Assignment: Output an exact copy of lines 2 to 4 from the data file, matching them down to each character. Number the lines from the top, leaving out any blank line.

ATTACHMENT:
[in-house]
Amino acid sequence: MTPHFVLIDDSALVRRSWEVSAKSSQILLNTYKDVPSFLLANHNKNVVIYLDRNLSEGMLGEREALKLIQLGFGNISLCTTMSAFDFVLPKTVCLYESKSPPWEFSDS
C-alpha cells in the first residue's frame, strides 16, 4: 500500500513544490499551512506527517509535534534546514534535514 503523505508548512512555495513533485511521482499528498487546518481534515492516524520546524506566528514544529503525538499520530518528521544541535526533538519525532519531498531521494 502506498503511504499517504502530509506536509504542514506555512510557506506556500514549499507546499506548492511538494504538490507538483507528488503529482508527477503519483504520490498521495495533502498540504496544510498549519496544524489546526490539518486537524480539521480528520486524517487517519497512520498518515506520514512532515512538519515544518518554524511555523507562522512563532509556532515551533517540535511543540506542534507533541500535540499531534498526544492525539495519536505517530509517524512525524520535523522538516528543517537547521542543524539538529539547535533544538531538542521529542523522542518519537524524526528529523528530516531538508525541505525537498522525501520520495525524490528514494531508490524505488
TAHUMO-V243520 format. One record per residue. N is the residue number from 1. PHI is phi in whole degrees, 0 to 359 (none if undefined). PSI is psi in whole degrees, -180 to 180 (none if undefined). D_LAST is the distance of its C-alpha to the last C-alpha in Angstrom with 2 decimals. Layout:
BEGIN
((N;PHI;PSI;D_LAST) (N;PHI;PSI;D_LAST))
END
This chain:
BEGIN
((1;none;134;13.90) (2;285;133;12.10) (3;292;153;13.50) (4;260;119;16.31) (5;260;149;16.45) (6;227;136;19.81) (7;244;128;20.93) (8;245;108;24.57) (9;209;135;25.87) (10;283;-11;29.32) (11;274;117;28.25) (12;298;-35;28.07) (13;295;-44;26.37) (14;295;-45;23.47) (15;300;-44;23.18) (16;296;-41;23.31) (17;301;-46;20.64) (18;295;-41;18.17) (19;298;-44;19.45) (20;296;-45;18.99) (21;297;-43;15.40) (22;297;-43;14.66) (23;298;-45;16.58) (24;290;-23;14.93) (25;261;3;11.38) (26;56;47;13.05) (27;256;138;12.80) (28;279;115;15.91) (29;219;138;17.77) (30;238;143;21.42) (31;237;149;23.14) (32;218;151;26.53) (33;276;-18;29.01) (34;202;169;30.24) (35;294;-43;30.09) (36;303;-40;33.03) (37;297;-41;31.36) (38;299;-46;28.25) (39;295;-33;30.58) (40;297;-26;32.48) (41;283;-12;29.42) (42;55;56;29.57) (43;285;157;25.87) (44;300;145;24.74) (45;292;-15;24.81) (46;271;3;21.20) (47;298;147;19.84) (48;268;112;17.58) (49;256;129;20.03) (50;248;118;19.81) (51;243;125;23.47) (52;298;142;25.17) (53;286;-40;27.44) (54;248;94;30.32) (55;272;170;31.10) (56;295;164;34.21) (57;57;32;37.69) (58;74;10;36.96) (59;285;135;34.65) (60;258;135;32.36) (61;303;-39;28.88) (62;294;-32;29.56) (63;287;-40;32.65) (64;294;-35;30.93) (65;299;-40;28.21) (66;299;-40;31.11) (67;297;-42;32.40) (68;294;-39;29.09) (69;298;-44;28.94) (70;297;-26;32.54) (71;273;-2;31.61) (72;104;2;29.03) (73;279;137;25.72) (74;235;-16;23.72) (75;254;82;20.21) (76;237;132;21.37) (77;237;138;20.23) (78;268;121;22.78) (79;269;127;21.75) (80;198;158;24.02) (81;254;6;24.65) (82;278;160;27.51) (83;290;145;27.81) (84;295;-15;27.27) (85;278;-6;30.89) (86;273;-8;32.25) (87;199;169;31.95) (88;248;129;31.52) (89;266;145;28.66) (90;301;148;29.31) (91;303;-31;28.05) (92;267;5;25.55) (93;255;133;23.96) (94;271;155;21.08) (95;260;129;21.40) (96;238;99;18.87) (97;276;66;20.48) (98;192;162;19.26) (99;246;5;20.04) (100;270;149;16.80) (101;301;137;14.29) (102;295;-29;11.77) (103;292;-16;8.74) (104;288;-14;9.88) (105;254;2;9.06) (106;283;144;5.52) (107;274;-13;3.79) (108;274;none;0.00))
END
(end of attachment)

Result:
Amino acid sequence: MTPHFVLIDDSALVRRSWEVSAKSSQILLNTYKDVPSFLLANHNKNVVIYLDRNLSEGMLGEREALKLIQLGFGNISLCTTMSAFDFVLPKTVCLYESKSPPWEFSDS
C-alpha cells in the first residue's frame, strides 16, 4: 500500500513544490499551512506527517509535534534546514534535514 503523505508548512512555495513533485511521482499528498487546518481534515492516524520546524506566528514544529503525538499520530518528521544541535526533538519525532519531498531521494 502506498503511504499517504502530509506536509504542514506555512510557506506556500514549499507546499506548492511538494504538490507538483507528488503529482508527477503519483504520490498521495495533502498540504496544510498549519496544524489546526490539518486537524480539521480528520486524517487517519497512520498518515506520514512532515512538519515544518518554524511555523507562522512563532509556532515551533517540535511543540506542534507533541500535540499531534498526544492525539495519536505517530509517524512525524520535523522538516528543517537547521542543524539538529539547535533544538531538542521529542523522542518519537524524526528529523528530516531538508525541505525537498522525501520520495525524490528514494531508490524505488
TAHUMO-V243520 format. One record per residue. N is the residue number from 1. PHI is phi in whole degrees, 0 to 359 (none if undefined). PSI is psi in whole degrees, -180 to 180 (none if undefined). D_LAST is the distance of its C-alpha to the last C-alpha in Angstrom with 2 decimals. Layout: